"We feel the implications are very severe," Ross told CSO. "For example, a high-school hacker, or anyone with basic programming and hacking skills, could track, for example, all the Congressmen in the United States, or the employees of a company. The attack can be used by blackmailers, stalkers, or journalists looking for a racy story about a politician."
Skype and Microsoft Corp. were informed of the researchers' findings and The New York Times reports that Skype is aware of the issue.
"We value the privacy of our users and are committed to making our products as secure as possible," Adrian Asher, Skype's chief information security officer, said in a statement. "Just as with typical Internet communications software, Skype users who are connected may be able to determine each other's IP address. Through research and development, we will continue to make advances in this area and improvements to our software."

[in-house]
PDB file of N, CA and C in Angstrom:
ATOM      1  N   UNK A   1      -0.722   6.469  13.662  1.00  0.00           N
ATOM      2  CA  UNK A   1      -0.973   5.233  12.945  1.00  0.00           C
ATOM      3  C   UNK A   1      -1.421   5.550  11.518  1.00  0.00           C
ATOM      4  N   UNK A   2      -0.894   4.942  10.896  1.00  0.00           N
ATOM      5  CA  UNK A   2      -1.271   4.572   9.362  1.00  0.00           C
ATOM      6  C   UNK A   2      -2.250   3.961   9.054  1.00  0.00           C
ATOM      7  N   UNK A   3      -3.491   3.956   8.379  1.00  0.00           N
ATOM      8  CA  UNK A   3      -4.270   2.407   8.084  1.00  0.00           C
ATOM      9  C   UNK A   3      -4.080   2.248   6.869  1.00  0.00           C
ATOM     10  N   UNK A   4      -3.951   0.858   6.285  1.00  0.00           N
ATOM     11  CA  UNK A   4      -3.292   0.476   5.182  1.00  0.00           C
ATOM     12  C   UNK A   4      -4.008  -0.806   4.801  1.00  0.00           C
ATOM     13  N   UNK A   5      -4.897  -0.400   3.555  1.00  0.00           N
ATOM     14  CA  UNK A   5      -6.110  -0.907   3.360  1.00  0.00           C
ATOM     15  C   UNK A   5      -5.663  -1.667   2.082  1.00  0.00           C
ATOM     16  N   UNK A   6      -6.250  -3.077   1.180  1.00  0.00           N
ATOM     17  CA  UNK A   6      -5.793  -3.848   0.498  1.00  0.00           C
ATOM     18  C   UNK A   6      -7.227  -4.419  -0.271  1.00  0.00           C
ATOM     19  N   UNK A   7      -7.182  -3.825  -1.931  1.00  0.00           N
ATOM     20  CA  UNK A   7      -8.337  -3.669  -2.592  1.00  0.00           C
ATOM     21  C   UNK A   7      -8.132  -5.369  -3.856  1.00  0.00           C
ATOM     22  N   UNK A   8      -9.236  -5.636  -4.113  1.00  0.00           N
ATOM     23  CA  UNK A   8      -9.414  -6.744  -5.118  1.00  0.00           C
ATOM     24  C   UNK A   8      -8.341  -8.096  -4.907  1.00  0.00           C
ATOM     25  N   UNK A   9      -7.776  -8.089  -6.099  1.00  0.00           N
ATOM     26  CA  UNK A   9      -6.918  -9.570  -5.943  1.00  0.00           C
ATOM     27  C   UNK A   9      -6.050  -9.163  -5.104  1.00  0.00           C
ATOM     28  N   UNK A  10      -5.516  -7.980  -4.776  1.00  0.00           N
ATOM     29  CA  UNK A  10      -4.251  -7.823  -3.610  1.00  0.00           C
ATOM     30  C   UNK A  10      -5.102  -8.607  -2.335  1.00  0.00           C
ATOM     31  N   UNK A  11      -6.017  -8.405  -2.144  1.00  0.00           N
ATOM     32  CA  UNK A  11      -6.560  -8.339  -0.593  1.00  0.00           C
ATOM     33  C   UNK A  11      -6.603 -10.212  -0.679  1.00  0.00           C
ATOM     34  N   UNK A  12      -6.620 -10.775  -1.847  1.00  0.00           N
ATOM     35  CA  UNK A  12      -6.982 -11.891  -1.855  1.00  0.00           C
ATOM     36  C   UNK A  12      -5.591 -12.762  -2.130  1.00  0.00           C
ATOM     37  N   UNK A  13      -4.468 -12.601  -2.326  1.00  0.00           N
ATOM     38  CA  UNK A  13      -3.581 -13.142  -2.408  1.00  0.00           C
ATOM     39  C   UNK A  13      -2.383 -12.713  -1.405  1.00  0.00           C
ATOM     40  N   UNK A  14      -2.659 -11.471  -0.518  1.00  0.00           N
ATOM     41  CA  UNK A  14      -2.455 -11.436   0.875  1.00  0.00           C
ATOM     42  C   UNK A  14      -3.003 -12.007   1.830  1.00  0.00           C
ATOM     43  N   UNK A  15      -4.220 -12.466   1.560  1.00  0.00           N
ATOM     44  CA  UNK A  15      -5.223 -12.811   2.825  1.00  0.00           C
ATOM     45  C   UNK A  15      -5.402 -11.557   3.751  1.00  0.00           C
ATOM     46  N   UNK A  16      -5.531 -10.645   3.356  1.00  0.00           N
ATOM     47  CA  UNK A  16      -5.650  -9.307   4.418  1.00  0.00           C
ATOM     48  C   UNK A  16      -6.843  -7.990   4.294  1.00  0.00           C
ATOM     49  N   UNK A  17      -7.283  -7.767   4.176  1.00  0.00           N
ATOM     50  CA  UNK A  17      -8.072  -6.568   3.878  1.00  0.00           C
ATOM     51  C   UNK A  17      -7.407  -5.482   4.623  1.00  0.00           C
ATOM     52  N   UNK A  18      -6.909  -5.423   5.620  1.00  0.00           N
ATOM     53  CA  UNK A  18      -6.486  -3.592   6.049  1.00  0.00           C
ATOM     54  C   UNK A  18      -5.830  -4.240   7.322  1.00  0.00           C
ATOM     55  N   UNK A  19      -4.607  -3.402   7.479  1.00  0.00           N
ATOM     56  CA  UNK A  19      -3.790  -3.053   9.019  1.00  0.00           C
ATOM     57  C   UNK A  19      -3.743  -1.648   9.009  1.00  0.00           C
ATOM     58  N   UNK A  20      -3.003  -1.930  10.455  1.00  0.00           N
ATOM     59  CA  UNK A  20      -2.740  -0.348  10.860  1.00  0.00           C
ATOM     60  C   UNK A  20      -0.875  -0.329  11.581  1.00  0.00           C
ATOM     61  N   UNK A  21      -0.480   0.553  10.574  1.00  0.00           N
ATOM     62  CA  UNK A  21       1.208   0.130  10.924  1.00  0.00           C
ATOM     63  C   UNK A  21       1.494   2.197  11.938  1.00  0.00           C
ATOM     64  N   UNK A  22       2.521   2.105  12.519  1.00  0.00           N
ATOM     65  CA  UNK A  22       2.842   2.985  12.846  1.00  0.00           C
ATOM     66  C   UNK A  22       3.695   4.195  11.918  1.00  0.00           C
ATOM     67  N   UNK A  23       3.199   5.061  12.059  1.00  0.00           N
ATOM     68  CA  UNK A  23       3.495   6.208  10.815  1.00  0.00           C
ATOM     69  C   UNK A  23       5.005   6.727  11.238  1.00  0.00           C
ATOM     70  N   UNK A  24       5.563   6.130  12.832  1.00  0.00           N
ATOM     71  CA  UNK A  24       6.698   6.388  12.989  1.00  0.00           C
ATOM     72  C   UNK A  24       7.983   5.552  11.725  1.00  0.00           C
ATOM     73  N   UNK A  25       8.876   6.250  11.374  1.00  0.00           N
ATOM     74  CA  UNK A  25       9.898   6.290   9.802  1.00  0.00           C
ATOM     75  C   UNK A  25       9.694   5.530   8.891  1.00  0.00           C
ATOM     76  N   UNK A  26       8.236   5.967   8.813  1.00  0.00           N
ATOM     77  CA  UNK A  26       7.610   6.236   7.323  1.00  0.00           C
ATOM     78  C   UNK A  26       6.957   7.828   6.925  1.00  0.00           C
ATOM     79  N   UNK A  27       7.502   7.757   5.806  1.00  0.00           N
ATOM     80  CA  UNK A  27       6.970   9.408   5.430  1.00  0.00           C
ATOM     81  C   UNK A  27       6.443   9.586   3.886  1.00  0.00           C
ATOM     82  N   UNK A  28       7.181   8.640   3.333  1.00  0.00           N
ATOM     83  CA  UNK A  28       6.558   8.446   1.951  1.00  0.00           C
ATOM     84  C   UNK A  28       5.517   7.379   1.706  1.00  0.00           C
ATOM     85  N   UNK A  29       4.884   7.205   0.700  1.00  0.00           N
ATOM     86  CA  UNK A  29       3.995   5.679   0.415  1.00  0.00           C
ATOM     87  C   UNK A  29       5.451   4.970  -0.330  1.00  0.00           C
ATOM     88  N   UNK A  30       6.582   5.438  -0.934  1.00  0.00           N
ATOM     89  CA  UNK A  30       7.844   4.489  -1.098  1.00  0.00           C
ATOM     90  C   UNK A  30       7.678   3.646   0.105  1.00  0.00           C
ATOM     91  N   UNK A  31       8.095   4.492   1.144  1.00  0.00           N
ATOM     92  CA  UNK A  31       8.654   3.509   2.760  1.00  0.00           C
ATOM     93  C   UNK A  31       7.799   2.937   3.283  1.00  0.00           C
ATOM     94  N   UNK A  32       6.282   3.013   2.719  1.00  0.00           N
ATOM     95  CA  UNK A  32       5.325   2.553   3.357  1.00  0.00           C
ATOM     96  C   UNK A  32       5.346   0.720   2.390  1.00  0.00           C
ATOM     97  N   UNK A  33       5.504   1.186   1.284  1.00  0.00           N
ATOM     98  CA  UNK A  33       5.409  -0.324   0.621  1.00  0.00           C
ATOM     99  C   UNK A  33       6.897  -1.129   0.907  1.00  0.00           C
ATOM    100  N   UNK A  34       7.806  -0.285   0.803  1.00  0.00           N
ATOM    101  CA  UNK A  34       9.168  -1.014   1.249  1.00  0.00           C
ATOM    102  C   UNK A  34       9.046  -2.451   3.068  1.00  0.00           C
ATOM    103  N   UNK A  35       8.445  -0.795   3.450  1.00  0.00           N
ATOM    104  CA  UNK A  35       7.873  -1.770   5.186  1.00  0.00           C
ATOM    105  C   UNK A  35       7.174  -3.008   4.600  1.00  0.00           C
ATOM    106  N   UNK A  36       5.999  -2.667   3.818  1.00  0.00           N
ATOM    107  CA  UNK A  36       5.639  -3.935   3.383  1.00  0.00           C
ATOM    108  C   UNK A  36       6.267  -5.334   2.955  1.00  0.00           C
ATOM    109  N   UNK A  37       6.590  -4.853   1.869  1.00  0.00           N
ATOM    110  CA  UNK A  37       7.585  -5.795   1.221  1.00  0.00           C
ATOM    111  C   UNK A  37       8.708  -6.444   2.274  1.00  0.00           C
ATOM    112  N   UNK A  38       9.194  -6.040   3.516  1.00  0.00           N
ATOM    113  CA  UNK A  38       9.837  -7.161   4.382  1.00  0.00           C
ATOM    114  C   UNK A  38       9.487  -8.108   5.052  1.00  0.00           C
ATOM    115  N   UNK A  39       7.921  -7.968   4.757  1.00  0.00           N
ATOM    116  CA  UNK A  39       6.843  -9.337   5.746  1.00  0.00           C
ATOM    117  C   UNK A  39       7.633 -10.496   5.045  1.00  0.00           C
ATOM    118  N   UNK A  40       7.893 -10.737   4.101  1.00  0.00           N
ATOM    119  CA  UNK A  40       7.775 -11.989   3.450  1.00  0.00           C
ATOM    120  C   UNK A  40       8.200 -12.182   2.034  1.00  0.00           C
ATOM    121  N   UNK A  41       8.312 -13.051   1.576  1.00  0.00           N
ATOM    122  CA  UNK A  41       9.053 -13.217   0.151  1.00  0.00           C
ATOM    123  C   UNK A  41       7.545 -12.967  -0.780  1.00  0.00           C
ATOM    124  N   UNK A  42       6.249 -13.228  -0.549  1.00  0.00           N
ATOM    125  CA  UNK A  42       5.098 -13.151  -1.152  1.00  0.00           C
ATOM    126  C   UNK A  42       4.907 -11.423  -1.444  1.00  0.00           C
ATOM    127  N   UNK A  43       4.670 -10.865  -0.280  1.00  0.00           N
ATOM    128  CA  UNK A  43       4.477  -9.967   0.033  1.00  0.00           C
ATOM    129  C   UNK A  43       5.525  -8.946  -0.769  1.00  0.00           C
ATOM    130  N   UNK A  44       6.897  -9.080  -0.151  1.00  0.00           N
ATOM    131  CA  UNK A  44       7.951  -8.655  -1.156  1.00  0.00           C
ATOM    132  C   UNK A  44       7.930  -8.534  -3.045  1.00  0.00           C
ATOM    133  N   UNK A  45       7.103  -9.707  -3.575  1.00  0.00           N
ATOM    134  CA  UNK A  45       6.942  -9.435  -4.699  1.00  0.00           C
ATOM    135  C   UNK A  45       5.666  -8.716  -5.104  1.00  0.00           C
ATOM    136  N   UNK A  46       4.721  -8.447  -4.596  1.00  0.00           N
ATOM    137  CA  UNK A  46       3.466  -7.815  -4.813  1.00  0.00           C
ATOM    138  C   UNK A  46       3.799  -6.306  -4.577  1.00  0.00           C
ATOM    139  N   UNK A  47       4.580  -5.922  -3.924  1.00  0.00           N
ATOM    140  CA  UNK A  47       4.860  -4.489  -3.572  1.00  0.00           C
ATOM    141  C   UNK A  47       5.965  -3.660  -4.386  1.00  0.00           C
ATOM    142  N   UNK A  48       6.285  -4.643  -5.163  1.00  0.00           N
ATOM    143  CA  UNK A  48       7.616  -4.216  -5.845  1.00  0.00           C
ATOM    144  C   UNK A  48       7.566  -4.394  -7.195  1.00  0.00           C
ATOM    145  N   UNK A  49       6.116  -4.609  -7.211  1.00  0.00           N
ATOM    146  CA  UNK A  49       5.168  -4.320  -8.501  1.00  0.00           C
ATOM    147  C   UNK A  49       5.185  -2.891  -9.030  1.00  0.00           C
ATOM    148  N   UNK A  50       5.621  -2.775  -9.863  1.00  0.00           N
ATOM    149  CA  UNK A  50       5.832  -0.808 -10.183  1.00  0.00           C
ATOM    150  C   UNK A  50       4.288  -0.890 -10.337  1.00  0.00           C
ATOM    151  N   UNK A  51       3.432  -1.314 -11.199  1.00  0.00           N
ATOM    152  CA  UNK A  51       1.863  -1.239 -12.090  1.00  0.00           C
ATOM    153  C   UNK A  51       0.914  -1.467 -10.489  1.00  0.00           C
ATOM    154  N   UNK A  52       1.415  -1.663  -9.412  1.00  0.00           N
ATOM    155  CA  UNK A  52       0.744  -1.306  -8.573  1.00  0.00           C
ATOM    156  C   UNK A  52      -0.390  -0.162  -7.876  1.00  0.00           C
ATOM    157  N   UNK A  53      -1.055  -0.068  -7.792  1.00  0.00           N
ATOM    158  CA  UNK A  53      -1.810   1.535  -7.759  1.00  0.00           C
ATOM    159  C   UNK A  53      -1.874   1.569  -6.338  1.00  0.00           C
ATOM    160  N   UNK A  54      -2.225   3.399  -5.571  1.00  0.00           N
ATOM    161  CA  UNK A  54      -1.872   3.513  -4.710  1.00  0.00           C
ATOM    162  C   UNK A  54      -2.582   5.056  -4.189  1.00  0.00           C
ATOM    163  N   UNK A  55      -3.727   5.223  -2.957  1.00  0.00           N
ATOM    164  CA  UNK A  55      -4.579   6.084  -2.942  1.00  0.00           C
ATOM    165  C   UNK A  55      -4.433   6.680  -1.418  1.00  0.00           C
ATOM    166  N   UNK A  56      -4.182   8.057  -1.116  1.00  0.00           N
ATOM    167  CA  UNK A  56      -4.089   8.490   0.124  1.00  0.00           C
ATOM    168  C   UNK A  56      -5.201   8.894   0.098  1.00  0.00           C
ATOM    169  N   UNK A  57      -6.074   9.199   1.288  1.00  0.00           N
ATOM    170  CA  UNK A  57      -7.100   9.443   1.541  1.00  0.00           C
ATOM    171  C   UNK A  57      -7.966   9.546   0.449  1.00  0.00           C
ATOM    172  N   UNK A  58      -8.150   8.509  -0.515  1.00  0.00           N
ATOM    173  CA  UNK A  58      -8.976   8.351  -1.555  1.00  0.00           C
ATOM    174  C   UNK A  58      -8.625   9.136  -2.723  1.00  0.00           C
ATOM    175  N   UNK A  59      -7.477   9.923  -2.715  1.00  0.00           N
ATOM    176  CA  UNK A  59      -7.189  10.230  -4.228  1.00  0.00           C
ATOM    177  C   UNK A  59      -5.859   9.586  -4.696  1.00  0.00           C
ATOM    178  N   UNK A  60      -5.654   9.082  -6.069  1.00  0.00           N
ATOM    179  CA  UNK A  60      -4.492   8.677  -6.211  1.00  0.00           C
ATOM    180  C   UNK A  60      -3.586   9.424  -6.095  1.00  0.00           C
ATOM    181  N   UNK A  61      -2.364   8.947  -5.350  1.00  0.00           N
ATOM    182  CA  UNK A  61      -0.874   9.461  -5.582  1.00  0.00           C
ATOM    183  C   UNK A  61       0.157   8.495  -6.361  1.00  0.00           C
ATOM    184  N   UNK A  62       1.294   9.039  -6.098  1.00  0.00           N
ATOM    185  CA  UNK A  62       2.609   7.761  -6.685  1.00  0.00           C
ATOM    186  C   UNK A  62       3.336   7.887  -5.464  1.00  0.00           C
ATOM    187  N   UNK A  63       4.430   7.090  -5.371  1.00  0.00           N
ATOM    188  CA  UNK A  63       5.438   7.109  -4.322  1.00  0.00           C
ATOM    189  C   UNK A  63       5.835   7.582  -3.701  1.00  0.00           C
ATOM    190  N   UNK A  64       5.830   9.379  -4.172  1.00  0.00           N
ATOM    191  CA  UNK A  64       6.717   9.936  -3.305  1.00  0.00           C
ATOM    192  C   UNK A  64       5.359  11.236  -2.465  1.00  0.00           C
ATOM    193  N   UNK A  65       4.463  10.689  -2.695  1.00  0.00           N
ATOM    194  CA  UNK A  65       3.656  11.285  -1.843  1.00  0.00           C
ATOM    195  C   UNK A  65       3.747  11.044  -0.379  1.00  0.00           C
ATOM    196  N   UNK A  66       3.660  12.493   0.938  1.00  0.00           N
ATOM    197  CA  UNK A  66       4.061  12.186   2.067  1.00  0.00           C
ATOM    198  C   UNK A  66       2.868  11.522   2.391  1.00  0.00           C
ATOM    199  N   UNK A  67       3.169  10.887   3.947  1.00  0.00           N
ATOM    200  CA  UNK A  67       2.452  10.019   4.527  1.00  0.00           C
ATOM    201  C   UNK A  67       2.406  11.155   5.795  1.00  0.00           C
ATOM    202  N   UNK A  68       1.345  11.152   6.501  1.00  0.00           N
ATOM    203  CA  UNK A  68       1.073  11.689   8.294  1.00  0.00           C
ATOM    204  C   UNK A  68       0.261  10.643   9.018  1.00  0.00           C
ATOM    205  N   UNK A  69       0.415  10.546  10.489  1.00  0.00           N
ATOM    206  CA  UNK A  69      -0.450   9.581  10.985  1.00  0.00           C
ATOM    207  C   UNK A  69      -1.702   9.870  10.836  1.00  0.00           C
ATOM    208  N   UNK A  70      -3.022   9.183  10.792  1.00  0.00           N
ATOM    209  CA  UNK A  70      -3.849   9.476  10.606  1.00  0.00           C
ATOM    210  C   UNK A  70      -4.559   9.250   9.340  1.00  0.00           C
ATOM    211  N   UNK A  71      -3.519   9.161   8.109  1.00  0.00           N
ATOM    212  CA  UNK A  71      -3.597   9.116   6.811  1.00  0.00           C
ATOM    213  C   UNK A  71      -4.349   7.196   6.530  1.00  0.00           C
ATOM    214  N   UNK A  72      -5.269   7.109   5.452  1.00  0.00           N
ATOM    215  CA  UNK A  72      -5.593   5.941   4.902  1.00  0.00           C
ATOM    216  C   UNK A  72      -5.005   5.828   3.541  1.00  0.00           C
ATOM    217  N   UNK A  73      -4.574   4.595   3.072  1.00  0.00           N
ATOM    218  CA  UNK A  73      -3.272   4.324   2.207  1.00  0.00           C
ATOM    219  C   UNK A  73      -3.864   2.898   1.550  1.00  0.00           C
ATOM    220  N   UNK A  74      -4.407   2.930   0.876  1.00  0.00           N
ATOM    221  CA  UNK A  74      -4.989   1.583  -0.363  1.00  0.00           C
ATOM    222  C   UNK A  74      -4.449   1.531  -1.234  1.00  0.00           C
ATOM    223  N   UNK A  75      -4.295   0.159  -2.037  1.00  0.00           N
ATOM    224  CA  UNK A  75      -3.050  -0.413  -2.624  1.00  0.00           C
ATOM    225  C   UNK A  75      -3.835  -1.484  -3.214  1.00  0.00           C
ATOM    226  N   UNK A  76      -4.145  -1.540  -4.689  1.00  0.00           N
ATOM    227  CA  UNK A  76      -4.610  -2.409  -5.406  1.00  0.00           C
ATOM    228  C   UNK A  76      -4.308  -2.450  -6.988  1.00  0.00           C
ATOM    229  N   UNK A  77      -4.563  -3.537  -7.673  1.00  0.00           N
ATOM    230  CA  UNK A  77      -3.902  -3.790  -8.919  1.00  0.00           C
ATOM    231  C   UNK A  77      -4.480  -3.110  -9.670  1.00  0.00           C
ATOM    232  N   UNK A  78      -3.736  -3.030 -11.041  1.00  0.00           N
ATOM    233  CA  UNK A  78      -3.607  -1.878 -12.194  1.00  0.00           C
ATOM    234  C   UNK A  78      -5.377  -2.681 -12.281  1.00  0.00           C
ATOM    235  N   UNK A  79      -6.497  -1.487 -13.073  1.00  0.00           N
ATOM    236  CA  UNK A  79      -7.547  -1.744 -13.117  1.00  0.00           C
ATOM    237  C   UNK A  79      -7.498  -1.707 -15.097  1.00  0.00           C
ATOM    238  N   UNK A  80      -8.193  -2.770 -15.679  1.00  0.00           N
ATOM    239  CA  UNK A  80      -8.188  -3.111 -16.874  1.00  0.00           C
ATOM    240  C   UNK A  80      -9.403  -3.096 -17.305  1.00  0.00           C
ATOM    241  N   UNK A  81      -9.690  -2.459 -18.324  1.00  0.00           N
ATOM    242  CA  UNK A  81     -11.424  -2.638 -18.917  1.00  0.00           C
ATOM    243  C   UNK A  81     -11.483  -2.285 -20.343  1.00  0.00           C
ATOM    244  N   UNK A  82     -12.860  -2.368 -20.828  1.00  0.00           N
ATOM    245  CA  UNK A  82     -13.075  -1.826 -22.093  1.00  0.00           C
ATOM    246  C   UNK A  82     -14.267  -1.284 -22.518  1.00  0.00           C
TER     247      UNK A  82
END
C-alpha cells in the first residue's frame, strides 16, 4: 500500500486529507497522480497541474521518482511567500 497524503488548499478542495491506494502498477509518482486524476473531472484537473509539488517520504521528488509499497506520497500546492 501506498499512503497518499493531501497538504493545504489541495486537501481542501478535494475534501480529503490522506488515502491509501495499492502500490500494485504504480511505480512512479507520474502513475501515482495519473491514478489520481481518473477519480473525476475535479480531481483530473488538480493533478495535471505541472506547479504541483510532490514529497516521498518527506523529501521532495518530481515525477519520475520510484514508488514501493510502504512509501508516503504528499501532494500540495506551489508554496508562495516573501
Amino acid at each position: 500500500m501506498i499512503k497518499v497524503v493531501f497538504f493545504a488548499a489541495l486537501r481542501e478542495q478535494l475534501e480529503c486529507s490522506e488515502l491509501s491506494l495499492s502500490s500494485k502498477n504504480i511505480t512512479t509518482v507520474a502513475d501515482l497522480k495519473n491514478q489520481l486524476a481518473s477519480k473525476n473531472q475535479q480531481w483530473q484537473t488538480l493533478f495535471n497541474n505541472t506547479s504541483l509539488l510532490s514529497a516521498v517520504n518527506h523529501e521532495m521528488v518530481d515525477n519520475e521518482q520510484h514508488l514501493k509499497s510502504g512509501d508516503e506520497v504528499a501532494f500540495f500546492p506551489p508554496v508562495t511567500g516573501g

Ross said until the issue has been addressed, he recommends that Skype account holders not leave their Skype application running and only have it on when in use. He also recommends screen names not be closely related to a person's actual name.